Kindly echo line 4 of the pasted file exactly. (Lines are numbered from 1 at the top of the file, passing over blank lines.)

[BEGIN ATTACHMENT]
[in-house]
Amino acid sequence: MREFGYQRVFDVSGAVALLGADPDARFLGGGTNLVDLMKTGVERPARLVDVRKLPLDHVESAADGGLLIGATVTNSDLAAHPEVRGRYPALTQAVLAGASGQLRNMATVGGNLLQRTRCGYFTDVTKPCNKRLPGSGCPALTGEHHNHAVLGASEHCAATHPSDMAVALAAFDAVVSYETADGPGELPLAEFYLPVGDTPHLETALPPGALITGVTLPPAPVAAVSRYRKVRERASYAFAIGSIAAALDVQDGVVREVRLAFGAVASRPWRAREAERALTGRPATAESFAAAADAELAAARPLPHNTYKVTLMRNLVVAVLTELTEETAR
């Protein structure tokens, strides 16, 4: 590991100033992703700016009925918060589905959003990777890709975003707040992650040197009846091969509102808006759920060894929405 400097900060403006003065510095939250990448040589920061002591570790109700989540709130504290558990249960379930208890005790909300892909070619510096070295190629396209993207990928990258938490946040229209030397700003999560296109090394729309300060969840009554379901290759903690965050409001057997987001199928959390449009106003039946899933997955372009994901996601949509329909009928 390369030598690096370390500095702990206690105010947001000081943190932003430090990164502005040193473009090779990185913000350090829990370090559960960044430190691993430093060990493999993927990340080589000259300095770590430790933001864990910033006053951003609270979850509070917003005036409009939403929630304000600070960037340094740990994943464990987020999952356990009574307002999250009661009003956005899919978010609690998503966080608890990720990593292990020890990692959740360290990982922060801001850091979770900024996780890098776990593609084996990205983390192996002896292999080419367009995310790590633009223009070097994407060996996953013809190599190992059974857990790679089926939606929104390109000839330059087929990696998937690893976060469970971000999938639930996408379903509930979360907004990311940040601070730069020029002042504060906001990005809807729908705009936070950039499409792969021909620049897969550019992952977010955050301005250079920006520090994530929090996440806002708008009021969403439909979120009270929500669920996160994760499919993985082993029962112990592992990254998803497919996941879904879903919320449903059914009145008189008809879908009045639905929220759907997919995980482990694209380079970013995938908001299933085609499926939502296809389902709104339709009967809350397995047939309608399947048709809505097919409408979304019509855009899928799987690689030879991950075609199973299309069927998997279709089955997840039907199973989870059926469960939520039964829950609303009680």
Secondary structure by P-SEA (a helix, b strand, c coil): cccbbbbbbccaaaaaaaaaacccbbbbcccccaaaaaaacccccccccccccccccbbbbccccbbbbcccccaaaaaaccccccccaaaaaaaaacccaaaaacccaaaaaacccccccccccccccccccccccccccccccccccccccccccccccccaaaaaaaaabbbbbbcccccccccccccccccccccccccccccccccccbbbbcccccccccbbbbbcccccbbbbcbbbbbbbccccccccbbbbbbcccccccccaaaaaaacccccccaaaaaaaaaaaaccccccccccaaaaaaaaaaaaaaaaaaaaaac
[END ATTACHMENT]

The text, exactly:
Secondary structure by P-SEA (a helix, b strand, c coil): cccbbbbbbccaaaaaaaaaacccbbbbcccccaaaaaaacccccccccccccccccbbbbccccbbbbcccccaaaaaaccccccccaaaaaaaaacccaaaaacccaaaaaacccccccccccccccccccccccccccccccccccccccccccccccccaaaaaaaaabbbbbbcccccccccccccccccccccccccccccccccccbbbbcccccccccbbbbbcccccbbbbcbbbbbbbccccccccbbbbbbcccccccccaaaaaaacccccccaaaaaaaaaaaaccccccccccaaaaaaaaaaaaaaaaaaaaaac